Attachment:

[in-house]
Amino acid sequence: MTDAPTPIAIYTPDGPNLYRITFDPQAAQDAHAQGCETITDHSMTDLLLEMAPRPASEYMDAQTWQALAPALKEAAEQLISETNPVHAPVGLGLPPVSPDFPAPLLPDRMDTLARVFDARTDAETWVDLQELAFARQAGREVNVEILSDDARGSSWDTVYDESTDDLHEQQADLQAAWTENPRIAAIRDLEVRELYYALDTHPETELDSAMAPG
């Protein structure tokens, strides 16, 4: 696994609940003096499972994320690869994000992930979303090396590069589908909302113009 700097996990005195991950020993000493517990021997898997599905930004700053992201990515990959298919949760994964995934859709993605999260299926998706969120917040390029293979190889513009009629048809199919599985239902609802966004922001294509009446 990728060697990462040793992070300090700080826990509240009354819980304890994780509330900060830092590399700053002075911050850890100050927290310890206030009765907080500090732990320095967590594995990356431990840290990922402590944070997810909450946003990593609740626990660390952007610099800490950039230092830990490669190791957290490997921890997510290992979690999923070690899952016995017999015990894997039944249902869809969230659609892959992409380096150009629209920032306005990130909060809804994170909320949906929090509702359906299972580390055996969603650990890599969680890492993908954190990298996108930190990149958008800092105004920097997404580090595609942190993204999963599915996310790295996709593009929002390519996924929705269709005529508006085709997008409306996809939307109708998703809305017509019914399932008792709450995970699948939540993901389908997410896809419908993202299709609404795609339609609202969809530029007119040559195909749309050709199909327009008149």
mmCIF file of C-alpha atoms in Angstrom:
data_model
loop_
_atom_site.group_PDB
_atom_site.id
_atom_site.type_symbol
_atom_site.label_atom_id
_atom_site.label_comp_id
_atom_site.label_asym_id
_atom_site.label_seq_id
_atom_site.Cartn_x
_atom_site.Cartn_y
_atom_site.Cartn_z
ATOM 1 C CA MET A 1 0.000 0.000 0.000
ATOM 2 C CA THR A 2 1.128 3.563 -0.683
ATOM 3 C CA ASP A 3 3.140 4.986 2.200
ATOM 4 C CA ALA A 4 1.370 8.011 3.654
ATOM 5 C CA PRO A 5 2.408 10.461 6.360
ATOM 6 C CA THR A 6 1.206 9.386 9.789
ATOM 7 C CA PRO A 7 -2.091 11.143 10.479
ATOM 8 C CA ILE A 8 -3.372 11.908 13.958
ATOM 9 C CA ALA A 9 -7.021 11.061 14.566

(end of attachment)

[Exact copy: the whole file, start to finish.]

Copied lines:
[in-house]
Amino acid sequence: MTDAPTPIAIYTPDGPNLYRITFDPQAAQDAHAQGCETITDHSMTDLLLEMAPRPASEYMDAQTWQALAPALKEAAEQLISETNPVHAPVGLGLPPVSPDFPAPLLPDRMDTLARVFDARTDAETWVDLQELAFARQAGREVNVEILSDDARGSSWDTVYDESTDDLHEQQADLQAAWTENPRIAAIRDLEVRELYYALDTHPETELDSAMAPG
């Protein structure tokens, strides 16, 4: 696994609940003096499972994320690869994000992930979303090396590069589908909302113009 700097996990005195991950020993000493517990021997898997599905930004700053992201990515990959298919949760994964995934859709993605999260299926998706969120917040390029293979190889513009009629048809199919599985239902609802966004922001294509009446 990728060697990462040793992070300090700080826990509240009354819980304890994780509330900060830092590399700053002075911050850890100050927290310890206030009765907080500090732990320095967590594995990356431990840290990922402590944070997810909450946003990593609740626990660390952007610099800490950039230092830990490669190791957290490997921890997510290992979690999923070690899952016995017999015990894997039944249902869809969230659609892959992409380096150009629209920032306005990130909060809804994170909320949906929090509702359906299972580390055996969603650990890599969680890492993908954190990298996108930190990149958008800092105004920097997404580090595609942190993204999963599915996310790295996709593009929002390519996924929705269709005529508006085709997008409306996809939307109708998703809305017509019914399932008792709450995970699948939540993901389908997410896809419908993202299709609404795609339609609202969809530029007119040559195909749309050709199909327009008149």
mmCIF file of C-alpha atoms in Angstrom:
data_model
loop_
_atom_site.group_PDB
_atom_site.id
_atom_site.type_symbol
_atom_site.label_atom_id
_atom_site.label_comp_id
_atom_site.label_asym_id
_atom_site.label_seq_id
_atom_site.Cartn_x
_atom_site.Cartn_y
_atom_site.Cartn_z
ATOM 1 C CA MET A 1 0.000 0.000 0.000
ATOM 2 C CA THR A 2 1.128 3.563 -0.683
ATOM 3 C CA ASP A 3 3.140 4.986 2.200
ATOM 4 C CA ALA A 4 1.370 8.011 3.654
ATOM 5 C CA PRO A 5 2.408 10.461 6.360
ATOM 6 C CA THR A 6 1.206 9.386 9.789
ATOM 7 C CA PRO A 7 -2.091 11.143 10.479
ATOM 8 C CA ILE A 8 -3.372 11.908 13.958
ATOM 9 C CA ALA A 9 -7.021 11.061 14.566